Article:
Frances Chaput Waksler
Through the years I have developed a variety of different exercises to accompany the chapters of this book. They can serve as the basis for papers, class presentations, or simply informal discussions and can be carried out at various levels of expertise. Below are listed exercises that have proved useful, instructive, and enjoyable. Further ideas are provided in the index entry ‘sociological study, suggestions for’.
Examine one’s own childhood in terms of those things that were taught by agents of socialization. Distinguish between those that were/were not accepted and that do/do not constitute a part of one’s present day life. Direct attention to the following questions: Do you do everything you were taught to do, be, think, etc.? How do you choose which teachings to accept and which to reject?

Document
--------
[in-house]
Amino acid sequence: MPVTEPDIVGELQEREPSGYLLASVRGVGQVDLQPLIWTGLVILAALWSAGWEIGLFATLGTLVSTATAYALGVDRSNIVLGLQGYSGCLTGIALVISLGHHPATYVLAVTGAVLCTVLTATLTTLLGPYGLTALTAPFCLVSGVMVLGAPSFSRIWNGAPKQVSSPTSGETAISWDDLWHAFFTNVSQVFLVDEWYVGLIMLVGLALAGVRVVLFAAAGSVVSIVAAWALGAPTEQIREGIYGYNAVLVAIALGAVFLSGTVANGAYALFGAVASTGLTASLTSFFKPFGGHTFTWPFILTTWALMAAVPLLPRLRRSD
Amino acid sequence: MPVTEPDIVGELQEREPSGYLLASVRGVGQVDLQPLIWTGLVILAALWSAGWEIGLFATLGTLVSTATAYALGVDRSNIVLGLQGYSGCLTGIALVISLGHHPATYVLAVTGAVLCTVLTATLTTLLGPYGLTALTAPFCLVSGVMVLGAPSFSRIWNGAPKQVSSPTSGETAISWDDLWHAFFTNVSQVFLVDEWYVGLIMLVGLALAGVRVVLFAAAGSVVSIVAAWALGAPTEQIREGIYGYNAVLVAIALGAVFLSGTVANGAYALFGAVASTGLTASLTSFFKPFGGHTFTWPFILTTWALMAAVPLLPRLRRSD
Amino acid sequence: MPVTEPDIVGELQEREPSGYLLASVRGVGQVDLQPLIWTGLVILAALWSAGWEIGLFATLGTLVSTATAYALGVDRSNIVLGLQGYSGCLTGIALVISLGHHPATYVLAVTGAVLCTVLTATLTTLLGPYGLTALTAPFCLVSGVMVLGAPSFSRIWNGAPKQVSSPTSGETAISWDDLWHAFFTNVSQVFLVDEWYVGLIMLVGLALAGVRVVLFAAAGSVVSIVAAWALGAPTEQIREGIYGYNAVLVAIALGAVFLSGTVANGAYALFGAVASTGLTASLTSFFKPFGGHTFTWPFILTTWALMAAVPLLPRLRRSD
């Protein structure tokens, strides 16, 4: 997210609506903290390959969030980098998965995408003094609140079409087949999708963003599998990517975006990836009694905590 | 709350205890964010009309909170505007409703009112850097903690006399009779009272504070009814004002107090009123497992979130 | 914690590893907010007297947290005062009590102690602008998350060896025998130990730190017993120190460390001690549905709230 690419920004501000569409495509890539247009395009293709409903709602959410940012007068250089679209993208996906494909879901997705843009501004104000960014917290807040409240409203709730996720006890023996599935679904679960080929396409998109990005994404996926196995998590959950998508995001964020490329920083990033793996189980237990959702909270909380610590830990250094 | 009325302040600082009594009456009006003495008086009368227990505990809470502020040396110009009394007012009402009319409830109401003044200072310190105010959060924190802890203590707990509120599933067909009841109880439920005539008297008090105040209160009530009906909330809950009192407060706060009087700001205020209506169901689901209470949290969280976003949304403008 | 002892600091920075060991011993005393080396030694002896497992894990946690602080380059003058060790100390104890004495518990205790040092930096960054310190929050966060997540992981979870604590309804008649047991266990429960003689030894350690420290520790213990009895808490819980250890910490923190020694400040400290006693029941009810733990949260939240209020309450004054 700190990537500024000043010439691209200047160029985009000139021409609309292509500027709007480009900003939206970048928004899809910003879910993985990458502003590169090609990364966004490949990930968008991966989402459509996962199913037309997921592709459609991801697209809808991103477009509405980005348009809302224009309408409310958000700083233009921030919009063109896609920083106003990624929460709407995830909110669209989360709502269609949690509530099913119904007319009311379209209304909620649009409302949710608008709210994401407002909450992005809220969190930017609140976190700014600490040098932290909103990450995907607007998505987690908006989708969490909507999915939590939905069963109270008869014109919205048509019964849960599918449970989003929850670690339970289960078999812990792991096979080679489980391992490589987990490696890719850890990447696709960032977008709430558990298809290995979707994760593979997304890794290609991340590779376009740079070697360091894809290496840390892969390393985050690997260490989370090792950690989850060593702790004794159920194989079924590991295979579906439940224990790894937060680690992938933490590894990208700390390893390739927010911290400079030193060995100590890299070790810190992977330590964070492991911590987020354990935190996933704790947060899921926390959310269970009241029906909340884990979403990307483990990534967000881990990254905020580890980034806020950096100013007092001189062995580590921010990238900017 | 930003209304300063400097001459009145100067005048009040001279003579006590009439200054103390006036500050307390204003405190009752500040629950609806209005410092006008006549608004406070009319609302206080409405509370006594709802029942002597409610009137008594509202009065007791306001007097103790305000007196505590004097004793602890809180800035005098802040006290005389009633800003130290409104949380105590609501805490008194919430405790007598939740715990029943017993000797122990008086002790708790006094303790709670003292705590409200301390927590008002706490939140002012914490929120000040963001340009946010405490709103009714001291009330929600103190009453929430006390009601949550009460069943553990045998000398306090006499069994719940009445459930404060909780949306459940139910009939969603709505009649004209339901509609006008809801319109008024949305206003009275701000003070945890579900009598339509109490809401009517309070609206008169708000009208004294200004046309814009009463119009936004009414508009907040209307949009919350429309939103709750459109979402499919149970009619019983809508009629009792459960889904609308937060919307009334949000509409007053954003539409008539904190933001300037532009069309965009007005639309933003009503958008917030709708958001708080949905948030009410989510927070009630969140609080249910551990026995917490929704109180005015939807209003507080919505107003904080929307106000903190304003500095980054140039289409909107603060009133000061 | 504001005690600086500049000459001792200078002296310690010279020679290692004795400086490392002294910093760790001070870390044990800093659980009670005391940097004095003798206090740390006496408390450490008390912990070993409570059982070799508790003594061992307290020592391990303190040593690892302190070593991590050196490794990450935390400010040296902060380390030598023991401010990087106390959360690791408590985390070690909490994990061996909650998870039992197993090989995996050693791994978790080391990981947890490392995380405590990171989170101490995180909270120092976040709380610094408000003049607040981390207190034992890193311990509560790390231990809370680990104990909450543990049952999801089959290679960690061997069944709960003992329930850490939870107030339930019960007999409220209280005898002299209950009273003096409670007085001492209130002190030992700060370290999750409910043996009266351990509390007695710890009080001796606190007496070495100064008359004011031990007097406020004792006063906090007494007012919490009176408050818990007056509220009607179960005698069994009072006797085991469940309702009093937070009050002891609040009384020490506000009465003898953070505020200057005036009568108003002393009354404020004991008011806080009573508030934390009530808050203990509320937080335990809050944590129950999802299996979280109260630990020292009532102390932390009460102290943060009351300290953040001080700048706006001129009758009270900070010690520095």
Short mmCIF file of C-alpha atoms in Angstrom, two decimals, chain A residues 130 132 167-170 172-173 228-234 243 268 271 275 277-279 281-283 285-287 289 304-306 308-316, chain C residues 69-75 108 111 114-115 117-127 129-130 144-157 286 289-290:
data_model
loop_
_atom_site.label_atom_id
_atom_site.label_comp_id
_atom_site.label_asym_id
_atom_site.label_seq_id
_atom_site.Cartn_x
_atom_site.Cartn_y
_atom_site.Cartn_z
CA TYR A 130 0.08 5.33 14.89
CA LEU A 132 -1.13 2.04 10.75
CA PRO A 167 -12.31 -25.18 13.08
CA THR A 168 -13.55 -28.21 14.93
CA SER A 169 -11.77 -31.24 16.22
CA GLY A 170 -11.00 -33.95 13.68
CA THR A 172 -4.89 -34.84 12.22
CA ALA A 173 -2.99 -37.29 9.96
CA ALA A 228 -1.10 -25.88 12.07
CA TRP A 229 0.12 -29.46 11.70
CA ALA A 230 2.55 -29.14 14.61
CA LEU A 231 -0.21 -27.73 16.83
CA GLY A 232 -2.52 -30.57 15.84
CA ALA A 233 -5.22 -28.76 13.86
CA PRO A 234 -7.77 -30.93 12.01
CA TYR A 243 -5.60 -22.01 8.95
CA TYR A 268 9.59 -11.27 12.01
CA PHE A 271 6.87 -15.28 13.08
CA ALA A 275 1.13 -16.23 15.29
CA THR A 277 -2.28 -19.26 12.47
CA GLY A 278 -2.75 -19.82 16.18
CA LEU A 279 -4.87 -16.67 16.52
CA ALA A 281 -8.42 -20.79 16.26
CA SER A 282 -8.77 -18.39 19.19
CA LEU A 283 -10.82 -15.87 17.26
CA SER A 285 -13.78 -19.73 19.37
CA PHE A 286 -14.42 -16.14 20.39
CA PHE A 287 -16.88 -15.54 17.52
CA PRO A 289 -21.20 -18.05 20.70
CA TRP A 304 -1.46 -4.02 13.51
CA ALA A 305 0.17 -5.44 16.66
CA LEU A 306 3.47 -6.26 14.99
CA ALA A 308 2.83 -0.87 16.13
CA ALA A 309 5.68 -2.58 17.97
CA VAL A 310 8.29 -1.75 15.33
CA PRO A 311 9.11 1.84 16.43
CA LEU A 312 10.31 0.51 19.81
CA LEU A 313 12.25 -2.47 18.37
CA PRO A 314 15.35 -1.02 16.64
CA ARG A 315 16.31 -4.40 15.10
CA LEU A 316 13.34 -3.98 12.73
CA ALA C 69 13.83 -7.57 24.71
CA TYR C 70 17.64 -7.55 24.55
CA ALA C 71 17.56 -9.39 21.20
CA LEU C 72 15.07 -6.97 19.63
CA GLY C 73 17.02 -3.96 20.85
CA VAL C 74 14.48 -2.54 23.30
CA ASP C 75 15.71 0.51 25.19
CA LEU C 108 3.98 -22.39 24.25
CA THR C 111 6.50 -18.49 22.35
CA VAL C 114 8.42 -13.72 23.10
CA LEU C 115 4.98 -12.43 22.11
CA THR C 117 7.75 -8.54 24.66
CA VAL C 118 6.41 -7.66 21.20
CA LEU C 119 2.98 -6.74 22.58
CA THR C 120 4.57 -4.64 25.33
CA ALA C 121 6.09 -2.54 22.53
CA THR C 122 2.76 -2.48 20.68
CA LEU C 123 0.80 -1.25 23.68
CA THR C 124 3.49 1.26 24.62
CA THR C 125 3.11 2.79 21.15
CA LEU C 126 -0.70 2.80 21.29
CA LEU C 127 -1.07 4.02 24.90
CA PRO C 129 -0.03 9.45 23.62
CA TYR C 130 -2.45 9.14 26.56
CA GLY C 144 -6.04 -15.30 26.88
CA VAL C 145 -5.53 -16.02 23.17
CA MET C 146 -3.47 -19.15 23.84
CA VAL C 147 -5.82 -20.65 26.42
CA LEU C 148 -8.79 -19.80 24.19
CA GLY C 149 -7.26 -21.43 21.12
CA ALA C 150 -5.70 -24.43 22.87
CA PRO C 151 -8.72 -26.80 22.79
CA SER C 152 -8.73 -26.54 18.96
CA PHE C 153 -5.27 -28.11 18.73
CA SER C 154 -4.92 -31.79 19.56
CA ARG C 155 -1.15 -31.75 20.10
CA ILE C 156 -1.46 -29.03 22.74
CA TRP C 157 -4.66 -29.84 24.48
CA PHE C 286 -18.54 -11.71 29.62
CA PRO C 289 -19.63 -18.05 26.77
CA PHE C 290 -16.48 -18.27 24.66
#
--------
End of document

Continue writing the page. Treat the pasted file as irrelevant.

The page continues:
Gather historical and/or current information on children engaged in productive economic work. (The illegality of child labor in many countries should not obscure the fact that children nonetheless engage in a wide range of productive work activities.) Seek specific details of the work that children can do and use that data as a basis for examining some of the many competencies of children. Child labor laws are one useful source of data.
Use these chapters as methodological and theoretical guides in conducting studies of children.